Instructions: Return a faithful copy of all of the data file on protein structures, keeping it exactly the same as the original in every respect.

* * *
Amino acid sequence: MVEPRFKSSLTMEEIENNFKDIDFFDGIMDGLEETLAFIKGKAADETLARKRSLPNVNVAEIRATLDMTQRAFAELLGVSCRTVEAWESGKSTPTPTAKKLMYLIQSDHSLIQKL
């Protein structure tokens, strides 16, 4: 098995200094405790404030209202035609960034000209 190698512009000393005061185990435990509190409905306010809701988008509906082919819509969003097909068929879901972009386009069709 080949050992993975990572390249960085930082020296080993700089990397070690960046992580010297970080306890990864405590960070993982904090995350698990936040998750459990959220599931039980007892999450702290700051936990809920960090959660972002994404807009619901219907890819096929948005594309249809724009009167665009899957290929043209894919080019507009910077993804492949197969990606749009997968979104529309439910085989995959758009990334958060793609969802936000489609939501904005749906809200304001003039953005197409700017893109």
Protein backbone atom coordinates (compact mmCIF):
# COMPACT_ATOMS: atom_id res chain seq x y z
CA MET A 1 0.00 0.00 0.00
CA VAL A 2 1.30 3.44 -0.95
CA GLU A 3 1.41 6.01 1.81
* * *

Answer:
Amino acid sequence: MVEPRFKSSLTMEEIENNFKDIDFFDGIMDGLEETLAFIKGKAADETLARKRSLPNVNVAEIRATLDMTQRAFAELLGVSCRTVEAWESGKSTPTPTAKKLMYLIQSDHSLIQKL
């Protein structure tokens, strides 16, 4: 098995200094405790404030209202035609960034000209 190698512009000393005061185990435990509190409905306010809701988008509906082919819509969003097909068929879901972009386009069709 080949050992993975990572390249960085930082020296080993700089990397070690960046992580010297970080306890990864405590960070993982904090995350698990936040998750459990959220599931039980007892999450702290700051936990809920960090959660972002994404807009619901219907890819096929948005594309249809724009009167665009899957290929043209894919080019507009910077993804492949197969990606749009997968979104529309439910085989995959758009990334958060793609969802936000489609939501904005749906809200304001003039953005197409700017893109």
Protein backbone atom coordinates (compact mmCIF):
# COMPACT_ATOMS: atom_id res chain seq x y z
CA MET A 1 0.00 0.00 0.00
CA VAL A 2 1.30 3.44 -0.95
CA GLU A 3 1.41 6.01 1.81